Influx of calcium through receptor-operated calcium channel is directly coupled to occupation of a receptor. NMDA receptor appears to involve this type of calcium channel. Voltage-sensitive calcium channels open and allow the entry of calcium when there is rapid depolarization of the cell membrane. The channel is made up of four or five subunits. The α1 subunit (A, B, C, D, E, G, H, or I) controls the selectivity of the conductance pore for calcium entry, the voltage sensor, and the gating mechanism.
There are three distinct types of voltage-sensitive calcium channels – L (also known as α1C orCav1.2), N (also known as α1B or Cav2.2) and T (also known as α|G, α1H, α11 or Cav3.1, Cav3.2, Cav3.3).
L-type channel is long-opening, high-conductance and is activated at -30 to +20 mV. This type of calcium channel is found in heart, cardiac-conducting tissue, and vascular smooth muscle.
First generation L-type calcium channel antagonists- nifedipine, verapamil, and diltiazem- are from three distinct classes and cause vasodilatation, slowing of cardiac conduction, and negative ionotropic effect. Second and third generation L channel antagonists -nimodipine, nicardipine, felodipine, and amlodipine - have more effect on vascular dilatation than on myocardial contractility or cardiac conduction.
N-type calcium channel is responsible for the calcium entry that triggers neurotransmitter release. Here, the calcium conductance is medium and is found in neuronal tissue. N-type calcium channel antagonists include ω-conotoxin GVIA, MVIIA, and CVID.
T channel has low calcium conductance and is rapidly repolarized. They are opened at low (-80 to -30 mV) membrane potential. This type of channel is found in brain, neuronal, and cardiovascular tissues. Selective T-type calcium channel antagonist is mibefradil.
There are varieties of potassium channel and their conductances are regulated by membrane potential, receptor ligands, intracellular calcium, and ATP.
ATP- sensitive potassium channels are opened when the intracellular ATP concentration is decreased. Sulphonylureas act by modulating the potassium channels. Block of potassium channel by sulphonylurea causes the β-cells of the pancreas to depolarize, thus stimulating insulin secretion.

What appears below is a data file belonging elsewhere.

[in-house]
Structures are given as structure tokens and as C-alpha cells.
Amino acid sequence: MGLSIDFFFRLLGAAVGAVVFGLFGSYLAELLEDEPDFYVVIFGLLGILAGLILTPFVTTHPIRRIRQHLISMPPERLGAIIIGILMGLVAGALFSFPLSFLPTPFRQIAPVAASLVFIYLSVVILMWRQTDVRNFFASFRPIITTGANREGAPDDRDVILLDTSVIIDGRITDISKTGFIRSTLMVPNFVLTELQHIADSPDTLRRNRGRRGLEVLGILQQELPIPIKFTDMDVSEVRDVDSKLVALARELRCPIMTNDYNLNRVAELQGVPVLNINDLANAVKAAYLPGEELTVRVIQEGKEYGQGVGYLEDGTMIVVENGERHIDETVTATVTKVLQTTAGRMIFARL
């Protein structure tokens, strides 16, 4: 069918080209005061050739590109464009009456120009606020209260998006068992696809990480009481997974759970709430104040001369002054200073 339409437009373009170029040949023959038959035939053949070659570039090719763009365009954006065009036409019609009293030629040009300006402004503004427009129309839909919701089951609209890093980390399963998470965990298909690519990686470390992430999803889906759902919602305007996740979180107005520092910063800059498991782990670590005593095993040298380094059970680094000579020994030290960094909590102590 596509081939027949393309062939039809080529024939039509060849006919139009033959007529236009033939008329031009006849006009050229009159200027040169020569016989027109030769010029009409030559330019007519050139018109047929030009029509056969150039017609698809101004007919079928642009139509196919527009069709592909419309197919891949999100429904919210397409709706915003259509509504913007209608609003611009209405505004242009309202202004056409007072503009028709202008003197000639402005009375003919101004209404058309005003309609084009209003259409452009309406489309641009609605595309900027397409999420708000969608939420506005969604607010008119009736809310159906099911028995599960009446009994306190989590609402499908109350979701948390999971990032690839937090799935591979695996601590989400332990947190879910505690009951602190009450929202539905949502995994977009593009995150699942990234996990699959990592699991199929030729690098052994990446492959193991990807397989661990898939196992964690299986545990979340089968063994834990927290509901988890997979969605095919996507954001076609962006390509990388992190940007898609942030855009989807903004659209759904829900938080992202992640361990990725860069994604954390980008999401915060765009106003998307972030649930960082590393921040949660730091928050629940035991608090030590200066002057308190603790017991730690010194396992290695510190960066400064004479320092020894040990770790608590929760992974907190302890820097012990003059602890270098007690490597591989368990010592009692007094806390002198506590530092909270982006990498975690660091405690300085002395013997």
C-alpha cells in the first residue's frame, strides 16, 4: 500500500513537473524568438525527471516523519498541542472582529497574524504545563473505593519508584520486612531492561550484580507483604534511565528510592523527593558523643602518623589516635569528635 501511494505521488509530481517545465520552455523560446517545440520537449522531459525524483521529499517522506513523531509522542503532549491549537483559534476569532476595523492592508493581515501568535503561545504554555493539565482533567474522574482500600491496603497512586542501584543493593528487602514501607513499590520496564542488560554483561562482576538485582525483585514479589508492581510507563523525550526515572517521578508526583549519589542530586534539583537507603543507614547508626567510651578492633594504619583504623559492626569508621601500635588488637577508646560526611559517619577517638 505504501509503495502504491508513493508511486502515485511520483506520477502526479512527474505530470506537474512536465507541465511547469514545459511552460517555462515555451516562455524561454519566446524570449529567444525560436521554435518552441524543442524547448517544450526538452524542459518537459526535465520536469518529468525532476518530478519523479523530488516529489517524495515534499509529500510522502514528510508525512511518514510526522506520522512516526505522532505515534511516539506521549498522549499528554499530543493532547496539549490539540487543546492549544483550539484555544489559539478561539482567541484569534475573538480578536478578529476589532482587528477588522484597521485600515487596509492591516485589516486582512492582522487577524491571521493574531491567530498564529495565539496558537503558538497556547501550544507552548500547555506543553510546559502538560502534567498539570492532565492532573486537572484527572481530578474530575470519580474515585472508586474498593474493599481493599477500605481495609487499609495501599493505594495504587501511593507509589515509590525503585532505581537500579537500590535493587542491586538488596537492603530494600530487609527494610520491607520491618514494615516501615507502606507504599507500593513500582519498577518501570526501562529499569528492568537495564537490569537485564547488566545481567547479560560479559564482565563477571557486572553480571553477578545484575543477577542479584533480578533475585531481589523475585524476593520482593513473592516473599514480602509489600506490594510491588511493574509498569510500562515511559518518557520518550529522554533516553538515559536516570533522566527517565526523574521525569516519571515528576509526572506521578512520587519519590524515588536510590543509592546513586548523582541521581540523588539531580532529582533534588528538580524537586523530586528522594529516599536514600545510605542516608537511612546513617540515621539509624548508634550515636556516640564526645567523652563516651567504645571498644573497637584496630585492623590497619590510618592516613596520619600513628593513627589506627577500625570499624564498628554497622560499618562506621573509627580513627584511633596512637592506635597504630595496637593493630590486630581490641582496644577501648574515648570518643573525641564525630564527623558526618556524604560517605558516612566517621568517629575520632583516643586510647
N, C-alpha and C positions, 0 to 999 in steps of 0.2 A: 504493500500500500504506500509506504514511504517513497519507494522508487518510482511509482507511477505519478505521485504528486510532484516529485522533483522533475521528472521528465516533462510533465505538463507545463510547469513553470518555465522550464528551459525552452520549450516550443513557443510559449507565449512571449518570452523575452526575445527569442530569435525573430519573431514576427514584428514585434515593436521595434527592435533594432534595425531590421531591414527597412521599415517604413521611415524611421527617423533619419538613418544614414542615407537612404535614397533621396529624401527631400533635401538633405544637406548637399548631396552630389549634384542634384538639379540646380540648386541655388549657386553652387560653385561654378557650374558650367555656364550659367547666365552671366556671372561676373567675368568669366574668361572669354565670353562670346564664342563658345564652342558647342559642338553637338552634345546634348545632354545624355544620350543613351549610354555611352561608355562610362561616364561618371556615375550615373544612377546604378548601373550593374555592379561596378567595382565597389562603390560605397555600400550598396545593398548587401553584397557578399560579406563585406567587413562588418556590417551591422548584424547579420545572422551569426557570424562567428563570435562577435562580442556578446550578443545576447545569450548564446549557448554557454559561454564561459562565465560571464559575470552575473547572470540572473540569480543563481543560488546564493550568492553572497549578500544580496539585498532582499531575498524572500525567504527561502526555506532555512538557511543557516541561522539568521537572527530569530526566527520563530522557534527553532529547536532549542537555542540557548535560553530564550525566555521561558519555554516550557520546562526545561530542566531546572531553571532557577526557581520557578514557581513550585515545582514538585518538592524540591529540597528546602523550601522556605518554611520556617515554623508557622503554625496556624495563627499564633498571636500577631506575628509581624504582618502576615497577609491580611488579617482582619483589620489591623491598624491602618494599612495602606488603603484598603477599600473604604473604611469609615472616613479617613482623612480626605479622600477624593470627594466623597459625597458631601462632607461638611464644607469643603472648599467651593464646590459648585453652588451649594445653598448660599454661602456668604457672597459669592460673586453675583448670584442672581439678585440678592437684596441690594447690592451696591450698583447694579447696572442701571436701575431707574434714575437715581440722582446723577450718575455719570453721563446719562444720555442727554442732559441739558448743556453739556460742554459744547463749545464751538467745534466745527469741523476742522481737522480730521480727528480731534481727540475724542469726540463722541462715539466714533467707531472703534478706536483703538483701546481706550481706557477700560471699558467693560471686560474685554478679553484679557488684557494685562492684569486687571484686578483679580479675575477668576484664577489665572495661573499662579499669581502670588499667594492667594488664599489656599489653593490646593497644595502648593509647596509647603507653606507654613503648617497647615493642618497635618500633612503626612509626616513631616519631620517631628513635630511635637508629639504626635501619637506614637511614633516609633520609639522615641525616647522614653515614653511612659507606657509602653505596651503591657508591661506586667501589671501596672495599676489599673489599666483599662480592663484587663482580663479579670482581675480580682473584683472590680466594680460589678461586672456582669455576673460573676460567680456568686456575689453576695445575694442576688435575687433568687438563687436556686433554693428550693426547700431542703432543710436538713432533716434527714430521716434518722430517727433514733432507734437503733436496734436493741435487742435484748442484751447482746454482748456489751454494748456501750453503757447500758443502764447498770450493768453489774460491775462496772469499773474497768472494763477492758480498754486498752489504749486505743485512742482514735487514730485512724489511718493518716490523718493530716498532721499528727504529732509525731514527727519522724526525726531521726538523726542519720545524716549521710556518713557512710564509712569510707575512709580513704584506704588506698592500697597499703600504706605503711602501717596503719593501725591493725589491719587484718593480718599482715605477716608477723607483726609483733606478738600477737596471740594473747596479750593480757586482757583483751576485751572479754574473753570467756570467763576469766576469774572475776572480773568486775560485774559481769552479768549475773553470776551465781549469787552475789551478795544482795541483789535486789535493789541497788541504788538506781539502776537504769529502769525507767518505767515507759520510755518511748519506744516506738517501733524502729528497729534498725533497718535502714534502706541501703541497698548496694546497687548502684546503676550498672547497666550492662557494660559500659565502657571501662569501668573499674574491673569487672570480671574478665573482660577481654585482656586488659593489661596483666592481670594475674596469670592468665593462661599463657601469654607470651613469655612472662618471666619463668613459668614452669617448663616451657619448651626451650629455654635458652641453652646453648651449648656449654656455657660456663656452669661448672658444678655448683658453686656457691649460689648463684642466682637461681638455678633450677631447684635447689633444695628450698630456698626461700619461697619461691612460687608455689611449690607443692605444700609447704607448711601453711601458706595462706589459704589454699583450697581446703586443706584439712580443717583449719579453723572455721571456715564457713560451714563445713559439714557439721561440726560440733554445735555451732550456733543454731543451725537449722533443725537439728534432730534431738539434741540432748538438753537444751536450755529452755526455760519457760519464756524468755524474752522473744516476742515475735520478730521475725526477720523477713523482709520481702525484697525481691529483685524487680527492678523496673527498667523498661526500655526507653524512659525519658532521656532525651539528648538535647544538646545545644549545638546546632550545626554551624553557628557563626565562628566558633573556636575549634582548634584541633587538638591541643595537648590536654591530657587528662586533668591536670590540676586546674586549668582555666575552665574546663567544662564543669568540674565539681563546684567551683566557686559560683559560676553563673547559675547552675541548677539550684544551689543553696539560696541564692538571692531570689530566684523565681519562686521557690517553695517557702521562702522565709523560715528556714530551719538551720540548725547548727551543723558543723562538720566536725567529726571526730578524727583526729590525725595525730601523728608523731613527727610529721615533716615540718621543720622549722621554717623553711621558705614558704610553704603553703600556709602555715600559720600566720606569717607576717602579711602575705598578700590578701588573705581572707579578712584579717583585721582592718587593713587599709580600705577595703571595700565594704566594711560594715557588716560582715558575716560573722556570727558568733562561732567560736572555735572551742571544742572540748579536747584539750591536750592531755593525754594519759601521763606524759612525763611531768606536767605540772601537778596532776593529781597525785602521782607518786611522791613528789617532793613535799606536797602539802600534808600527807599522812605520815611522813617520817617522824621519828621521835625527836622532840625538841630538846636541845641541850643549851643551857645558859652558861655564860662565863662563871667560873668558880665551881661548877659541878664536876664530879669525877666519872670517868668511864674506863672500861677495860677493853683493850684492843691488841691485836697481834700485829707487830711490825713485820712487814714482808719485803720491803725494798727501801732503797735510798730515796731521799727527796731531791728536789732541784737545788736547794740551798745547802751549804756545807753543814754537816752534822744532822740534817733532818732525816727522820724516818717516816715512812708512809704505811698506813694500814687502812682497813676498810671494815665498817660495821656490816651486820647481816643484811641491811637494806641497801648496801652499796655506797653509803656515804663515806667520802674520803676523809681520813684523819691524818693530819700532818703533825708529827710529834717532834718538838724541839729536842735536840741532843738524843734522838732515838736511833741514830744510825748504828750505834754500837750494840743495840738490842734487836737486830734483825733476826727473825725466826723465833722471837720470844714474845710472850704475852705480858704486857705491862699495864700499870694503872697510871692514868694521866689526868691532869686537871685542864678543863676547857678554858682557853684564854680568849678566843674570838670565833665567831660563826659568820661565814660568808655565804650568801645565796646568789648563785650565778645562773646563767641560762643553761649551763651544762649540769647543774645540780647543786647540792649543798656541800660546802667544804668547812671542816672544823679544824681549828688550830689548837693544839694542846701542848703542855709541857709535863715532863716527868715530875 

The vasodilator effect of cromokalim in smooth muscle is due to opening of the potassium channel leading to hyperpolarization the cell.
X-ray analysis with data to 3.2 angstroms reveals that four identical subunits create an inverted teepee, or cone, cradling the selectivity filter of the pore in its outer end. The narrow selectivity filter is only 12 angstroms long, whereas the remainder of the pore is wider and lined with hydrophobic amino acids. A large water-filled cavity and helix dipoles are positioned so as to overcome electrostatic destabilization of an ion in the pore at the center of the bilayer. Main chain carbonyl oxygen atoms from the potassium channel signature sequence line the selectivity filter, which is held open by structural constraints to coordinate potassium ions but not smaller sodium ions. The selectivity filter contains two potassium ions about 7.5 angstroms apart. This configuration promotes ion conduction by exploiting electrostatic repulsive forces to overcome attractive forces between potassium ions and the selectivity filter. The architecture of the pore establishes the physical principles underlying selective potassium conduction.
Most benzodiazepines act to facilitate the opening of the chloride channel by GABA.